Referring to our third P above - given stimulus packages dwarfed that of prior recessions we were watchful for a resulting rise in inflation. More critically, we considered policymakers withdrawing support in response to high inflation was the fundamental risk to markets. We believed higher inflation alone wouldn’t necessarily be detrimental for risk assets, and that has largely borne out - equities have continued to rise despite the highest US CPI since 1990. It was, therefore, important to assess the underlying drivers of inflation to determine just how sustainable we thought inflation could be. In line with higher inflation and economic growth, we expected government bond markets would price in fading central bank stimulus and higher future interest rates. As such, we expected government bond yields to rise throughout the year as economic growth rebounded, but not to such levels that higher yields would weigh on risk asset returns. This gave us confidence to maintain our strong preference for equity. We also expressed this view by largely maintaining low exposure to rising interest rates in the credit portfolio.
What surprised us?
While we expected supply chain bottlenecks to drive inflation higher, our base case was that inflation would moderate as supply chains caught up with demand. But delays in shipping and manufacturing persisted, resulting in higher-for-longer inflation, and bringing forward timelines of future interest rate rises. Remarkably, the largest inflation was in durable goods (for example used cars), bucking the longer-term trend of falling durable goods prices since the late 1990s. The pandemic strained global supply chains like never seen before. Who would have predicted that the price of a used car would rise above their new equivalent? But as policymakers remained committed to their policy frameworks, the uncertainty around inflation was evident in the government bond market. While volatility within equity markets was contained, government bond yields whipsawed and in Q1 2021 suffered their worst quarter of performance in decades.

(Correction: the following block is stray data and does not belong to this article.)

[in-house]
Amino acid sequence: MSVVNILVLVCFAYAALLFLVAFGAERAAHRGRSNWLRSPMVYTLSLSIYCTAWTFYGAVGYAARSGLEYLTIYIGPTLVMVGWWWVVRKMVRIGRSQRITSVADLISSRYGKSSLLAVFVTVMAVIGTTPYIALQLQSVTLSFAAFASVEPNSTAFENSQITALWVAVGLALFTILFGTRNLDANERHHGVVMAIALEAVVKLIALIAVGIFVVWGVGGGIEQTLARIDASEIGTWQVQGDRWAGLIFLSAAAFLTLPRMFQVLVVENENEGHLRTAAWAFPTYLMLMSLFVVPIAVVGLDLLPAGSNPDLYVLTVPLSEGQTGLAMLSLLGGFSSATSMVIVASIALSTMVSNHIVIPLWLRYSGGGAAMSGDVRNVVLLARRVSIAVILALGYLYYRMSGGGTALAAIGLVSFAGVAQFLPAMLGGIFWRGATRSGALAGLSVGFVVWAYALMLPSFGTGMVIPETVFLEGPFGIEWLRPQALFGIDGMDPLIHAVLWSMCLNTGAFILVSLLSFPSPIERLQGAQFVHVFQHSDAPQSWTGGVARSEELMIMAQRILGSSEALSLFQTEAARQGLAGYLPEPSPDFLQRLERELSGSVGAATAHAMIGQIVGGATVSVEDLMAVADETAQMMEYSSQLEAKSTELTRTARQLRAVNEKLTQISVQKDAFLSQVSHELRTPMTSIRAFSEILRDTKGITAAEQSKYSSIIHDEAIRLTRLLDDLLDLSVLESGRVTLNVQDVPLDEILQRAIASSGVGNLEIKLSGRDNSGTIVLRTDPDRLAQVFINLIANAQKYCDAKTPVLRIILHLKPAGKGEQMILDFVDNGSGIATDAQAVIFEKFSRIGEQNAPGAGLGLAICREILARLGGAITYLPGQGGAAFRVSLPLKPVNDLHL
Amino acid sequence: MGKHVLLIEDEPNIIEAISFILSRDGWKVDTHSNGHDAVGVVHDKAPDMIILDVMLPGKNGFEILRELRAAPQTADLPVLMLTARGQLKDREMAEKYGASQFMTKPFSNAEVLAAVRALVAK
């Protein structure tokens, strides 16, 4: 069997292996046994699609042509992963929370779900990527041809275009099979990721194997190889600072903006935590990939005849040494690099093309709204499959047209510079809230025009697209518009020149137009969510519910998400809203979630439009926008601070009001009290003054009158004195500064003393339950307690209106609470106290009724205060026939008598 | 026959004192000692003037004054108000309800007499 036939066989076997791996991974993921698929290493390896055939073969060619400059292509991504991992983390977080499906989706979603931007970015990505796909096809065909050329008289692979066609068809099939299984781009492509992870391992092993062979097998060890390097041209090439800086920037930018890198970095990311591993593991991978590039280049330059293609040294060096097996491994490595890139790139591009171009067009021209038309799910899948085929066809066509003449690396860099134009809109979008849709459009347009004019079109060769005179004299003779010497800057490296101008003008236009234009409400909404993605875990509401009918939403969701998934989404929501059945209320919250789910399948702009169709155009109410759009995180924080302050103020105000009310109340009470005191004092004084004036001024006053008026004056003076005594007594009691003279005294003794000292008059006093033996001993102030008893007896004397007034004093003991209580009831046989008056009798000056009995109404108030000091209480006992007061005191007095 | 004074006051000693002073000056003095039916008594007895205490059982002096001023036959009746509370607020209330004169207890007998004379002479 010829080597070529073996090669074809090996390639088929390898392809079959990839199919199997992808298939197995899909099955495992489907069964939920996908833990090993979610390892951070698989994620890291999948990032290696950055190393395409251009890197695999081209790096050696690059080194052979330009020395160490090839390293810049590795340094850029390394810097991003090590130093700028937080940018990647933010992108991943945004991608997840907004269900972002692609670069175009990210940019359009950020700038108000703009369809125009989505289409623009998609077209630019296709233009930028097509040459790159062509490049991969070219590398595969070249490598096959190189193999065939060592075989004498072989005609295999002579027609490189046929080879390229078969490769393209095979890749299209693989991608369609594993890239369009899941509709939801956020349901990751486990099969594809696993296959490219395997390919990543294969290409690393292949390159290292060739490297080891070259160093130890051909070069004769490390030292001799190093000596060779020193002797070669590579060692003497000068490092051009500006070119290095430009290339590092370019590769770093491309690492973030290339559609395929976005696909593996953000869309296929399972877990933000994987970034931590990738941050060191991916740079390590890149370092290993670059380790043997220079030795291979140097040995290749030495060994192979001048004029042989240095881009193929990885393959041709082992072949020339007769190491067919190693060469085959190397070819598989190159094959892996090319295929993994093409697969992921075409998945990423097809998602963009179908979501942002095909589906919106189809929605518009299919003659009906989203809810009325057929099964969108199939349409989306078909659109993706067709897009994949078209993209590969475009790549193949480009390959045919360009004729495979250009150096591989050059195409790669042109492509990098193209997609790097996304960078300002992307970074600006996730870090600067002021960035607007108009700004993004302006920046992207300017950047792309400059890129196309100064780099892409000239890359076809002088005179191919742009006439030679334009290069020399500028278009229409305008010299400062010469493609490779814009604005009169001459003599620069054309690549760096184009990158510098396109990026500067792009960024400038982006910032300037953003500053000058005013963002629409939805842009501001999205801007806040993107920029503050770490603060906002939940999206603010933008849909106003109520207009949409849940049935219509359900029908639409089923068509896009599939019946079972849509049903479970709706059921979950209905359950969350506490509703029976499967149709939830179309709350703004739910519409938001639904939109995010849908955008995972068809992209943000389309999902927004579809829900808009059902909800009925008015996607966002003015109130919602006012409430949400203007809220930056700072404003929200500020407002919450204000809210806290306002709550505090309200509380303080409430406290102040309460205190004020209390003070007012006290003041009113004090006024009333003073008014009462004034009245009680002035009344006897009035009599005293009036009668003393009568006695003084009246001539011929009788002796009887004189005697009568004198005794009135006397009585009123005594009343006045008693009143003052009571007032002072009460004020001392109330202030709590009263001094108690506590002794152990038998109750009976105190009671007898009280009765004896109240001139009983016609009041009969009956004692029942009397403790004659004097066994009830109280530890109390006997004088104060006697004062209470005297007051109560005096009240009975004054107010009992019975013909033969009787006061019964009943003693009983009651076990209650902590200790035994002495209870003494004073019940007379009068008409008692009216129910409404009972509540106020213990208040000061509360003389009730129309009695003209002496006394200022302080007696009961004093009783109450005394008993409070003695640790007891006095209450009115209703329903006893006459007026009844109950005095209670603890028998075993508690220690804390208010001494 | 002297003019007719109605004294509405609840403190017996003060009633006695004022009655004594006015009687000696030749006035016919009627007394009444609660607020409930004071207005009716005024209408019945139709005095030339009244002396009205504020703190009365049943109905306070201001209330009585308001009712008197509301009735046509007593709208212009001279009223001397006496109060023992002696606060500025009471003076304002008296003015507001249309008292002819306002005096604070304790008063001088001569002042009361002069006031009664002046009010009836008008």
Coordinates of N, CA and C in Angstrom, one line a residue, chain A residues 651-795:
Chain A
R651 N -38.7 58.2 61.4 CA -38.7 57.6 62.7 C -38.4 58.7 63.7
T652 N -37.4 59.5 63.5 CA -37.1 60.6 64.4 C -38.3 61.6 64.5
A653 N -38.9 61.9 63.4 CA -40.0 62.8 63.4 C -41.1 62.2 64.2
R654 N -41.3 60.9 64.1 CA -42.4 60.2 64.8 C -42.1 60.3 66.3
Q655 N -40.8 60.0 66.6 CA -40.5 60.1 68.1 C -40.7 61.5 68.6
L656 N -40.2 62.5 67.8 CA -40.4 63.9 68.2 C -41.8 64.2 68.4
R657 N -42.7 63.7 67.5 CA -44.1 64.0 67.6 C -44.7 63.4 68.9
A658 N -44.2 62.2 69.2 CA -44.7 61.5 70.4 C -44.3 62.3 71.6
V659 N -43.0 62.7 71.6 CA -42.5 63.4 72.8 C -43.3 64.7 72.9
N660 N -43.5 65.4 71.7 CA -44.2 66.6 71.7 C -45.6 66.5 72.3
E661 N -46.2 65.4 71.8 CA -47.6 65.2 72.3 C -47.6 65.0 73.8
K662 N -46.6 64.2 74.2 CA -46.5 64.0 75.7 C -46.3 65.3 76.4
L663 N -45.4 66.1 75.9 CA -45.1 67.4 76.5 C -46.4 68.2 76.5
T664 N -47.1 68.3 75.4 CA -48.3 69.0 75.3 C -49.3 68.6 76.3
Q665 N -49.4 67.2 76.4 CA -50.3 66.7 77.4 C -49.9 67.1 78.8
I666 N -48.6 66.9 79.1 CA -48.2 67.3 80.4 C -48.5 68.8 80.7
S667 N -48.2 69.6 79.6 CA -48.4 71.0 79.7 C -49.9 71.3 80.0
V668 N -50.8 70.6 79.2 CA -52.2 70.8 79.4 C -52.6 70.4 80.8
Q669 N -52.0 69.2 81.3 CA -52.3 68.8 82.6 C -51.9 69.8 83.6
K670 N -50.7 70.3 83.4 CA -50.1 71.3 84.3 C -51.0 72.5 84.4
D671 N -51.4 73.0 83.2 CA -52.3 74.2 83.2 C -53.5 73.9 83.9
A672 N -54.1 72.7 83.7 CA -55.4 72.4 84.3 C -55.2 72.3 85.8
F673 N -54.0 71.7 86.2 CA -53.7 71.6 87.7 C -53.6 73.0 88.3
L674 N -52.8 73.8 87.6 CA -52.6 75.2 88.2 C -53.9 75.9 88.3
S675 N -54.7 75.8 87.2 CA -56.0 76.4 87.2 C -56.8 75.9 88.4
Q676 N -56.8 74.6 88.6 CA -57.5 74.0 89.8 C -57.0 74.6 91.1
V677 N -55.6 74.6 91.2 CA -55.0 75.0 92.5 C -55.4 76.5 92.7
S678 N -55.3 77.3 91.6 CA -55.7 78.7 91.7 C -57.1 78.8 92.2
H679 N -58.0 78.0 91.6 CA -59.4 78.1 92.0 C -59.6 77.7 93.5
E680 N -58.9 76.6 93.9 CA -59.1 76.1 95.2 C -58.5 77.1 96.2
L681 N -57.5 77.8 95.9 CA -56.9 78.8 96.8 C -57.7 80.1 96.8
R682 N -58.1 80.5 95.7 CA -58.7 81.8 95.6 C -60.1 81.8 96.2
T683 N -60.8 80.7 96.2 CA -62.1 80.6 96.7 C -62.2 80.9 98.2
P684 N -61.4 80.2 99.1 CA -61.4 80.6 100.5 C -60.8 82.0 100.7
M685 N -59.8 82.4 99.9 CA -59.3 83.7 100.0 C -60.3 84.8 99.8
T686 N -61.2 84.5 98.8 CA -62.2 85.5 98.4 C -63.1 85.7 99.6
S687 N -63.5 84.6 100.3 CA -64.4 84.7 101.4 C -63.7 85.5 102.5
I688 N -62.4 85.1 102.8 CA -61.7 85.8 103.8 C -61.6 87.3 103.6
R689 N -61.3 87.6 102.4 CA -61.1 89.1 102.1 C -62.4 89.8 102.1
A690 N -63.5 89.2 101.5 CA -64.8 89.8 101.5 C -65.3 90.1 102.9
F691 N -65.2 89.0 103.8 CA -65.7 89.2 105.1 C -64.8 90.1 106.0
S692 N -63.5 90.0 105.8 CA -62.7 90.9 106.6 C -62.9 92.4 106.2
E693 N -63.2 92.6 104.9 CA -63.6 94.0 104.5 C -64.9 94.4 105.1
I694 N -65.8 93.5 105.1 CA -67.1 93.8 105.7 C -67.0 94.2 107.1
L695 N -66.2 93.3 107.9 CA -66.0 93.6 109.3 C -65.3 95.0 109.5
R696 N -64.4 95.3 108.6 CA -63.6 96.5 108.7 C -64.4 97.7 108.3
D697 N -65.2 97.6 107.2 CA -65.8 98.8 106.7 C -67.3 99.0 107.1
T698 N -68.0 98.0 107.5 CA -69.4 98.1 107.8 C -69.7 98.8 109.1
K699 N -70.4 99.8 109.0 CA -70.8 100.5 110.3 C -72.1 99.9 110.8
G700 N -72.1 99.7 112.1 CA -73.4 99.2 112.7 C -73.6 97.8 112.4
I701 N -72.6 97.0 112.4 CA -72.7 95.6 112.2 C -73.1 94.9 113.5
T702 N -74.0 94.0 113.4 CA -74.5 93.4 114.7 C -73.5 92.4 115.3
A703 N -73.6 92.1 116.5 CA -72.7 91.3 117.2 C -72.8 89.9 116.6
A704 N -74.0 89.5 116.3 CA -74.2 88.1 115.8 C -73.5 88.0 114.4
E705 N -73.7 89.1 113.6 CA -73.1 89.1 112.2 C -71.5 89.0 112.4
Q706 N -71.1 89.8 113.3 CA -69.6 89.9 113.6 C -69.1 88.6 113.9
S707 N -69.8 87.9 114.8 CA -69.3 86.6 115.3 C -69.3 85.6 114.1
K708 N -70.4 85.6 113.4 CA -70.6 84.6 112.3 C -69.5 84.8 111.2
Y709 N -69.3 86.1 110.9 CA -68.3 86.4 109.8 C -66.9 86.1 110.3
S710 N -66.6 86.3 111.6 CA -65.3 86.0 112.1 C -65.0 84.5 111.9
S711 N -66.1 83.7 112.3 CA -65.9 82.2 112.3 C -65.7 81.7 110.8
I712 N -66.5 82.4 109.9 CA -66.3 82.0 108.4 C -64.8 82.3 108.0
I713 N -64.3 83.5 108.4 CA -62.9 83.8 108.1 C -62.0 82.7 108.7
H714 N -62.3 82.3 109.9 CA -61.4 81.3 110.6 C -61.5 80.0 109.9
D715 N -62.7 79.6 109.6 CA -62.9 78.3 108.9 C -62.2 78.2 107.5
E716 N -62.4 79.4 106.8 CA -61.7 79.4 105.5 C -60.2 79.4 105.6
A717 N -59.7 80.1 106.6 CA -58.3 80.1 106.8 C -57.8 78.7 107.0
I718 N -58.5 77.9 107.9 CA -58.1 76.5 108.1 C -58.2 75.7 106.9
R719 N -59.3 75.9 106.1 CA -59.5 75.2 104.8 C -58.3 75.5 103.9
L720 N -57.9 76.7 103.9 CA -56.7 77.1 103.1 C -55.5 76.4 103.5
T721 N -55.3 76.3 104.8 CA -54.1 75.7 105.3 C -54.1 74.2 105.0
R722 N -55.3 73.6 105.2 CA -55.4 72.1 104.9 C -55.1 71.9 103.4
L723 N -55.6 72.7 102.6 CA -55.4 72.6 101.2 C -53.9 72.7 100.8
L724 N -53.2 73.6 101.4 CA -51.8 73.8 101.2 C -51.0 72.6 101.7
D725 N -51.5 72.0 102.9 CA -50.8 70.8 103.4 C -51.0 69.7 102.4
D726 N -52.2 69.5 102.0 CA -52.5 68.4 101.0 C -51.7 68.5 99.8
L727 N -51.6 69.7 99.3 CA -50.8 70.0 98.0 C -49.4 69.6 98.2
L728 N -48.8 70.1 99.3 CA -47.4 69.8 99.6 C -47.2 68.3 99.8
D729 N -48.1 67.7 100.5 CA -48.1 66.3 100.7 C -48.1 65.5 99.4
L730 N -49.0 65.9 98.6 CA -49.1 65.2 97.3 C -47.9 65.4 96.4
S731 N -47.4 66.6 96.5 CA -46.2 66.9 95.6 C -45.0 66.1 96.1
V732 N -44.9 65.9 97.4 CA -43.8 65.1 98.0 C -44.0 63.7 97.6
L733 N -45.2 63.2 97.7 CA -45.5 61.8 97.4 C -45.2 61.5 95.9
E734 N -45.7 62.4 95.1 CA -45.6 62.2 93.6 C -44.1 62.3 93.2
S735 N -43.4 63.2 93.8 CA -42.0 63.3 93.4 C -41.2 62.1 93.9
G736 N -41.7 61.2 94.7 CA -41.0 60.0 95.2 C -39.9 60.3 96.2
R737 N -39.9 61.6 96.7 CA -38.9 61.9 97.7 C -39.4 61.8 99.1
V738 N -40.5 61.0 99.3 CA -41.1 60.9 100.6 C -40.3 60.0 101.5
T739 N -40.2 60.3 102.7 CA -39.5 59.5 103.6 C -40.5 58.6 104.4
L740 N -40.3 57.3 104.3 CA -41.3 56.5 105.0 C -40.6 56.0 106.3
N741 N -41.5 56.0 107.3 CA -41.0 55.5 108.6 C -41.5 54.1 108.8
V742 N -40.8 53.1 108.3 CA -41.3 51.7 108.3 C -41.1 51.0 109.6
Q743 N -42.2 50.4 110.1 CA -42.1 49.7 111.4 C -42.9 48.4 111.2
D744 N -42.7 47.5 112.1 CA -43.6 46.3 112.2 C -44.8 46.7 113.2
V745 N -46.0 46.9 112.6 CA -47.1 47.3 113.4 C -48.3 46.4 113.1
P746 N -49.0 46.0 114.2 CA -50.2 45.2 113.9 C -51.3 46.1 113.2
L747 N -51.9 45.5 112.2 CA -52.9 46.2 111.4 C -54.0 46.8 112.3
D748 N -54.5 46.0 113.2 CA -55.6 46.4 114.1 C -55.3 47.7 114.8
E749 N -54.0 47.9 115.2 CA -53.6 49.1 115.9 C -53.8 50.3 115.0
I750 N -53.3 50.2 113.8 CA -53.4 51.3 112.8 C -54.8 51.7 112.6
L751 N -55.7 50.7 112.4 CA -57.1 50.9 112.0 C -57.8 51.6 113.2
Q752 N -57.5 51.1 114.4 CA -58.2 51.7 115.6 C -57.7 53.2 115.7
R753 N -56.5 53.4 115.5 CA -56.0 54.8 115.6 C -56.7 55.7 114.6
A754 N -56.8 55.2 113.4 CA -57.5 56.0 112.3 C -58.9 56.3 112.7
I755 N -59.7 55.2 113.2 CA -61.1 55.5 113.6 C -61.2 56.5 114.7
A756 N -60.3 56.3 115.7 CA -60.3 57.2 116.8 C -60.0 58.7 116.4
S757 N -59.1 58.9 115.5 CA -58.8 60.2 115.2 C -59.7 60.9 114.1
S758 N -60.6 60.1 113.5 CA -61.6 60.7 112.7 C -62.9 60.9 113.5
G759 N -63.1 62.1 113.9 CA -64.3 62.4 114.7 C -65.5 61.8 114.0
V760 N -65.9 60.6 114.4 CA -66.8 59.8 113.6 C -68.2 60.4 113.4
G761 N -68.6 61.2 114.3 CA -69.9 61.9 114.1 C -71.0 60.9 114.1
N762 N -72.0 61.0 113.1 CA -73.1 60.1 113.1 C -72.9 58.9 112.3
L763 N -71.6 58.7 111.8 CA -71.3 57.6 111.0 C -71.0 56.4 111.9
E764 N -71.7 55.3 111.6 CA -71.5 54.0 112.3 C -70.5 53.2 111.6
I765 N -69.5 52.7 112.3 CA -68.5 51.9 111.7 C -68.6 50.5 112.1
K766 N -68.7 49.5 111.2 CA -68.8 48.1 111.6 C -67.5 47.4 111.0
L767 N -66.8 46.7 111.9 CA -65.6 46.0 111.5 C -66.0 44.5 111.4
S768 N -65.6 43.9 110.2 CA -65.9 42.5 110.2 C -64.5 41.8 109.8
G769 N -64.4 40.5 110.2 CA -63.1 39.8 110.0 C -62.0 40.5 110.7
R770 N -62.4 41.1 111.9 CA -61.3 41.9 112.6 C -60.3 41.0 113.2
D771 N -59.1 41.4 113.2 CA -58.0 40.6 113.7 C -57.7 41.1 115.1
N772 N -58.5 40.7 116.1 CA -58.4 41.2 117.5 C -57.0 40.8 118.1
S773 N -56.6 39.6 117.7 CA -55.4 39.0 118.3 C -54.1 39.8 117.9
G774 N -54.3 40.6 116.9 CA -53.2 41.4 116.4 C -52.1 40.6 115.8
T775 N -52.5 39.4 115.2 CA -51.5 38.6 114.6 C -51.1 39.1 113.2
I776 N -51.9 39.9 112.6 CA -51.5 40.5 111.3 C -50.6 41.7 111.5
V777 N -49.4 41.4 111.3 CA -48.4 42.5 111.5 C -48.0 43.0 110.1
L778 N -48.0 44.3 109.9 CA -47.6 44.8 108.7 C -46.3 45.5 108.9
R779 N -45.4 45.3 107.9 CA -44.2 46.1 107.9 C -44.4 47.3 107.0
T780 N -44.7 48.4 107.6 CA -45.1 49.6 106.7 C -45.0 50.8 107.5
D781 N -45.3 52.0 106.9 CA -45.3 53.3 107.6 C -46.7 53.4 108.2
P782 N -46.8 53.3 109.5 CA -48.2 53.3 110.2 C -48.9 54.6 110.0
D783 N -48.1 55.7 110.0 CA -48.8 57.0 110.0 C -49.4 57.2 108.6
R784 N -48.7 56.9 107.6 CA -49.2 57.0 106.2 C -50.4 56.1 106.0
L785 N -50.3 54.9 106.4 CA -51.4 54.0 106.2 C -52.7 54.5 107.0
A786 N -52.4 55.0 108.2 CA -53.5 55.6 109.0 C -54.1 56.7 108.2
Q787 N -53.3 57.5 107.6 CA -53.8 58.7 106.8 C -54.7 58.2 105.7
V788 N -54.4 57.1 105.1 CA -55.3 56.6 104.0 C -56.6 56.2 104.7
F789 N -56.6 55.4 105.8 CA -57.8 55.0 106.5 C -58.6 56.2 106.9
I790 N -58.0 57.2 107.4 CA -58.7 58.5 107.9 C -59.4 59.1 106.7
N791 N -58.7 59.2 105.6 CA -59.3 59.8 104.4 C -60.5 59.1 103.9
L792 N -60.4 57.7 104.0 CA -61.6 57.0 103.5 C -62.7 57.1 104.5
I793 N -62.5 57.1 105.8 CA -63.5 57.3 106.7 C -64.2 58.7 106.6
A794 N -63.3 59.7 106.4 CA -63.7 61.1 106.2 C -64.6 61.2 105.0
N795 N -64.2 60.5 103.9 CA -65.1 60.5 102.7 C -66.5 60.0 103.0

Source: Bloomberg, 12/9/21
China also surprised markets with strict regulations, which had direct and meaningful implications on asset returns. The Chinese administration placed stringent measures on large technology companies, particularly those listed on foreign stock exchanges, and in tandem with the significant default of major real estate company Evergrande, caused Chinese markets (and broader emerging markets) to fall sharply. The steps the Chinese administration took to achieve their goals were profound and we must now factor them into any future allocations.
Source: Bloomberg, 12/9/21
Where do markets go next?
As we look ahead, we expect a year of leaner returns amidst the withdrawal of policy and expect inflation to continue to dominate the narrative. The latest variant of Covid-19 presents further challenges for governments worldwide, however we expect policymakers will once again pull levers to support economies and markets if forced to do so. We will continue to communicate our macro views as events unfold and will set out our 2022 outlook in more detail in January.
Investment advisory services are provided by River and Mercantile LLC, an investment advisor registered with the US Securities and Exchange Commission. It is a subsidiary of River and Mercantile Group PLC, a U.K. corporation.
The information and opinions contained in this document do not constitute investment advice and is provided for background purposes only. References to specific securities are provided solely as illustrative examples of the River and Mercantile LLC analytical methods, and are not a recommendation to buy or sell such securities. This information is subject to updating and verification. Portions of this presentation are based on data provided by third parties whom River and Mercantile LLC deems to be reliable; however, River and Mercantile LLC cannot guarantee the accuracy and completeness of the information.
PAST PERFORMANCE IS NOT AN INDICATION OF FUTURE RESULTS.